The call feature on a bond gives the bond's issuer the right to force the bondholders to turn in their bonds for the call price. Call features are widely used for corporate and municipal government bonds.
The call price is the price paid to bondholders when the bond is called. It is par or above. Frequently, the call price starts out at par plus 1 year's interest. As the bond ages, the call price declines toward par (see Figure 12.1). The exact terms and dates are stated in the bond indenture.
In recent years, callable corporate bonds have had a period of call protection after the bond is originally issued. During the call-protected period, the bond cannot be called and replaced by another bond. However, most bonds can be called for reasons other than replacement with another, lower-cost bond – so-called redemptions. Thus, bonds can be redeemed and replaced by stock even during the period of call protection.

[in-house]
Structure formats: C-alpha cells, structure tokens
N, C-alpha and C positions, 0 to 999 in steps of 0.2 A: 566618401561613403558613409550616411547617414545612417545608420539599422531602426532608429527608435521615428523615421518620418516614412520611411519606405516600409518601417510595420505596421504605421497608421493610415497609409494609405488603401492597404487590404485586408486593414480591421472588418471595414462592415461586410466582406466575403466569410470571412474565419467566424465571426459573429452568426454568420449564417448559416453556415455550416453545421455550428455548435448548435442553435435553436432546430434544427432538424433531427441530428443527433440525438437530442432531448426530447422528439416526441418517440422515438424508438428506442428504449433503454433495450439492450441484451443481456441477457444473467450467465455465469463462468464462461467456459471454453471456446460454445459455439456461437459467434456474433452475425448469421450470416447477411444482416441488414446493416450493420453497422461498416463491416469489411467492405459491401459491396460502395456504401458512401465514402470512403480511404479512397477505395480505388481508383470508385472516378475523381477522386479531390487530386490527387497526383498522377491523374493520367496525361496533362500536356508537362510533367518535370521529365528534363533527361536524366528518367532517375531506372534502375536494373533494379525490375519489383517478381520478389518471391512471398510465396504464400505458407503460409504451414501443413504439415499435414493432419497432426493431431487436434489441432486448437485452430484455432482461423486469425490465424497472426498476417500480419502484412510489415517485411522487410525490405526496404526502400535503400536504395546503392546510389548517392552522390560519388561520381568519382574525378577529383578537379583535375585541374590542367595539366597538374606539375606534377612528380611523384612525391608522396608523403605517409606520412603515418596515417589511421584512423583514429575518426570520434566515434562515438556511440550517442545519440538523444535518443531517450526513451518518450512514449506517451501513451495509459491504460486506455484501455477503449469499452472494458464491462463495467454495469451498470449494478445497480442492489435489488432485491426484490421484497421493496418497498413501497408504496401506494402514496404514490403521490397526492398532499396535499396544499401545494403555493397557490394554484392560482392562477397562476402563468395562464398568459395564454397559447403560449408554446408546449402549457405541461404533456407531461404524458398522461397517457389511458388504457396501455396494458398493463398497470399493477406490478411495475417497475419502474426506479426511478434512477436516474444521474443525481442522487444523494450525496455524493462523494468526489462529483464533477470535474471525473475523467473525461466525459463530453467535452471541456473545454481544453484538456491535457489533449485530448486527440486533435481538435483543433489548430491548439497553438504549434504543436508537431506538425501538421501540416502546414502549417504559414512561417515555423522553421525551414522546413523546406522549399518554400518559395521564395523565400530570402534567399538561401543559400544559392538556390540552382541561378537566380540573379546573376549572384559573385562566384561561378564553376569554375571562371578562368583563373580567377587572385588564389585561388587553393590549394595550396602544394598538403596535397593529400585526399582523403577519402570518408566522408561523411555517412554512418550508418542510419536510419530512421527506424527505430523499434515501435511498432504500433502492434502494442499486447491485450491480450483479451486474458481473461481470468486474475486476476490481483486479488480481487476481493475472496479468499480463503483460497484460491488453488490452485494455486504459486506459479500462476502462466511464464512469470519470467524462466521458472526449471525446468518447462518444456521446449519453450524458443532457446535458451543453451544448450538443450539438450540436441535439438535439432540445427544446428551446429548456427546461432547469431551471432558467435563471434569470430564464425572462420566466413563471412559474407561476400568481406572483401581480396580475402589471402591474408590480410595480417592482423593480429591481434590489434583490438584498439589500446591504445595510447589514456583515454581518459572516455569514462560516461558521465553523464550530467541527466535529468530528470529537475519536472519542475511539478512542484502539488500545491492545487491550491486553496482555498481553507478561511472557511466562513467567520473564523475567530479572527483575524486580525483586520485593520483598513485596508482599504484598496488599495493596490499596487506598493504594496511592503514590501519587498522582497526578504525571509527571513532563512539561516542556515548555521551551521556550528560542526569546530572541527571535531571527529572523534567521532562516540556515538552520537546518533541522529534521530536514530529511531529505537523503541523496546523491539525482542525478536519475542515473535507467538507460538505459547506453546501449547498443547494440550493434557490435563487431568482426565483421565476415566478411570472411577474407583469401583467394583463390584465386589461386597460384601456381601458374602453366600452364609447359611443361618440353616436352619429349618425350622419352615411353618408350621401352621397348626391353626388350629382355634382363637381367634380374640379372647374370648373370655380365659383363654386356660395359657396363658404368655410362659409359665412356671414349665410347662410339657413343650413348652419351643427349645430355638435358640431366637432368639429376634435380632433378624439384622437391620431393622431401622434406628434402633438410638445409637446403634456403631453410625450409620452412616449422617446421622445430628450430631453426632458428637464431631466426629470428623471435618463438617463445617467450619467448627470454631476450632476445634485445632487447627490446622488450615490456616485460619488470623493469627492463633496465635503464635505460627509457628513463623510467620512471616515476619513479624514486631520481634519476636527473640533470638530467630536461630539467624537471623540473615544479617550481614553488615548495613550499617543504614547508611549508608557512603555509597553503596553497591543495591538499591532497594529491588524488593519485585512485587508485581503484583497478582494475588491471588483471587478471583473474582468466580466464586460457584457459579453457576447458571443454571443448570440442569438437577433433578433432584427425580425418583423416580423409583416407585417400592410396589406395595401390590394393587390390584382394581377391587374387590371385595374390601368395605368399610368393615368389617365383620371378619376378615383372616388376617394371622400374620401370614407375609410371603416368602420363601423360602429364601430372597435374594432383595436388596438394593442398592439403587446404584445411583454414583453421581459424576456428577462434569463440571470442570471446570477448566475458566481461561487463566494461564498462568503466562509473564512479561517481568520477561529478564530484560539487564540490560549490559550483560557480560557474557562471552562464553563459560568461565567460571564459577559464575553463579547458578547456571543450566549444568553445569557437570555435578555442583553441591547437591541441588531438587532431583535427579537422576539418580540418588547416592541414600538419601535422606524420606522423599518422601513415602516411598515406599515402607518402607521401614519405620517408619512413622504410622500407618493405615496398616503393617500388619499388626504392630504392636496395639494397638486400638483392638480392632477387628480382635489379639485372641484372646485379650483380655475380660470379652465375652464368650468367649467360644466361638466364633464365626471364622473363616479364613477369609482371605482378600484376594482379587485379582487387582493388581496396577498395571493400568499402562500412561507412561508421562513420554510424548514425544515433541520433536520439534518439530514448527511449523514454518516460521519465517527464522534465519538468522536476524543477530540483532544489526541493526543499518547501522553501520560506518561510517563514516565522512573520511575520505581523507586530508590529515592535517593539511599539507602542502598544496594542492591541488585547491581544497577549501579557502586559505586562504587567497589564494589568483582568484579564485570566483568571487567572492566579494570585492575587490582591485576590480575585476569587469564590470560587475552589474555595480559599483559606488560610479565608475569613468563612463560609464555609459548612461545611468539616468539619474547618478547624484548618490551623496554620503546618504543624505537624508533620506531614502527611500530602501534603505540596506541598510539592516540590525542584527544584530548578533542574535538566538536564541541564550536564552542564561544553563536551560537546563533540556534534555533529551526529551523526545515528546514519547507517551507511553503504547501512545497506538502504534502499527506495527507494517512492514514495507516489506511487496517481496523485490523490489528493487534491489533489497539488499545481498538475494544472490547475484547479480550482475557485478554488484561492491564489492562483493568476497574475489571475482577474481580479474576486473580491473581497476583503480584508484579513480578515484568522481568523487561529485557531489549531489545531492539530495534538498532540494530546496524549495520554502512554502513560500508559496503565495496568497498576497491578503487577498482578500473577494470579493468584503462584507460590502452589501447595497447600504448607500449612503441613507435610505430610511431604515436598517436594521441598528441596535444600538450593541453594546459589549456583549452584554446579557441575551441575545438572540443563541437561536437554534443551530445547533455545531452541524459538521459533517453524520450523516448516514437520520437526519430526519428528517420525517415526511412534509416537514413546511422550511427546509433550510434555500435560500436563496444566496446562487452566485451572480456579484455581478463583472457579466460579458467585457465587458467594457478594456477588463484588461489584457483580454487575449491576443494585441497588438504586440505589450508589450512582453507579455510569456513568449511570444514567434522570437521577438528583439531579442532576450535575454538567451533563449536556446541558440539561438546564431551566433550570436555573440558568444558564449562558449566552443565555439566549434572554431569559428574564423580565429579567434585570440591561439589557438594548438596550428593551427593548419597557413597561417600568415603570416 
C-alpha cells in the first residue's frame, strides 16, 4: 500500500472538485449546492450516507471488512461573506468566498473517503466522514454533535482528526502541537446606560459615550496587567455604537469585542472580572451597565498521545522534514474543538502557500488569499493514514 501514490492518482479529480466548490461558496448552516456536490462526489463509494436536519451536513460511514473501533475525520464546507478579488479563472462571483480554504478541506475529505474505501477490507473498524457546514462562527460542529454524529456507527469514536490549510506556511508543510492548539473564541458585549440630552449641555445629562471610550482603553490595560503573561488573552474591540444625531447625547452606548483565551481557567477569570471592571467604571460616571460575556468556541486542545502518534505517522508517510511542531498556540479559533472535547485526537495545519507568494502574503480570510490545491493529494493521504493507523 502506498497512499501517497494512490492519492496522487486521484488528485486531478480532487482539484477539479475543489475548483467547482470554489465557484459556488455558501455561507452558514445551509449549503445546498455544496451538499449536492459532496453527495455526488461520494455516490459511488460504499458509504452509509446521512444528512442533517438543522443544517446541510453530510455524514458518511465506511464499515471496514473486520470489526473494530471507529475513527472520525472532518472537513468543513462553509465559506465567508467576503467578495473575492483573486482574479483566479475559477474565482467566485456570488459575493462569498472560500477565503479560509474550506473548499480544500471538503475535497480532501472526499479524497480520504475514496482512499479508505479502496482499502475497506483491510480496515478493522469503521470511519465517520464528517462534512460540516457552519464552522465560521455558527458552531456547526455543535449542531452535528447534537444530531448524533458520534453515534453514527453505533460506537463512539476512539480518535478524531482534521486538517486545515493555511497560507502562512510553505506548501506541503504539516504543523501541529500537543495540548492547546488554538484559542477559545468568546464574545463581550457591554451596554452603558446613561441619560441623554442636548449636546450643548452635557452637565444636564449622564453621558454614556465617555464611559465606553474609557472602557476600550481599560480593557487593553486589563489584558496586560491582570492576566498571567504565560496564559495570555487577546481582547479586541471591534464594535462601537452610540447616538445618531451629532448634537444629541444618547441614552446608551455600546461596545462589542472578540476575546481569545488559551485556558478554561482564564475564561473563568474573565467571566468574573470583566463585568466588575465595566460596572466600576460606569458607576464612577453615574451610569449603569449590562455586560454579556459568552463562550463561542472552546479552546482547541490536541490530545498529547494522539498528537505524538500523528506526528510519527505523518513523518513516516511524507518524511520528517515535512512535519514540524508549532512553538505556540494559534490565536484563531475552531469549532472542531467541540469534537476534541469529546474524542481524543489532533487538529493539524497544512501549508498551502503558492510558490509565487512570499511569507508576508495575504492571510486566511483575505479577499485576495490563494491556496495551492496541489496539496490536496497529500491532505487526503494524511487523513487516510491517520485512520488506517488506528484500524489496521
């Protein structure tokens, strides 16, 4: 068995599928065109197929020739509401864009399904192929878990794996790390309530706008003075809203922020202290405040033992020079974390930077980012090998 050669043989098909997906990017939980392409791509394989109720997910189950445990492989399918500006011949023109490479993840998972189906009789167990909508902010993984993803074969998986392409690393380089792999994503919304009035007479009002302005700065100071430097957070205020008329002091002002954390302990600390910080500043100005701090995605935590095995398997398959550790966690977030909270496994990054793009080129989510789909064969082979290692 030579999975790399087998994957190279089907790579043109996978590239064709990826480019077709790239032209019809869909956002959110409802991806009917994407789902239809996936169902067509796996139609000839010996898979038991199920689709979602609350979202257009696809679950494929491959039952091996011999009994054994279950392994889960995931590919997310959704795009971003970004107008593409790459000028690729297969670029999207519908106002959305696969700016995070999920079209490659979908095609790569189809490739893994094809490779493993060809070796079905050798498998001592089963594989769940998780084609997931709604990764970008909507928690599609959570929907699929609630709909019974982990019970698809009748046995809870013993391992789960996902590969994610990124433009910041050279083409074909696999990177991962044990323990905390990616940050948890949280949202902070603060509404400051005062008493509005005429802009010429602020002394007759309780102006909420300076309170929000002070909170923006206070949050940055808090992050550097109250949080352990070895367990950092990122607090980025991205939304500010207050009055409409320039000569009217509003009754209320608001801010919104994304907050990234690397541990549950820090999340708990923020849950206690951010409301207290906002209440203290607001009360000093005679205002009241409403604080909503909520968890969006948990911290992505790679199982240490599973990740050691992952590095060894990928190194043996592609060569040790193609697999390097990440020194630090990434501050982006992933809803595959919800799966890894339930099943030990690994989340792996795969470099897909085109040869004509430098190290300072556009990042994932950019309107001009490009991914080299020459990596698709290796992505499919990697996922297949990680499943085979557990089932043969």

Over time the proportion of corporate bonds containing call options has varied. At times, the large majority of bonds have had call features. At other times, the majority of bonds have been noncallable. When interest rates have been high, the proportion of callable bonds appears to have been relatively high, and when interest rates have fallen, the proportion of callable bonds has been relatively low.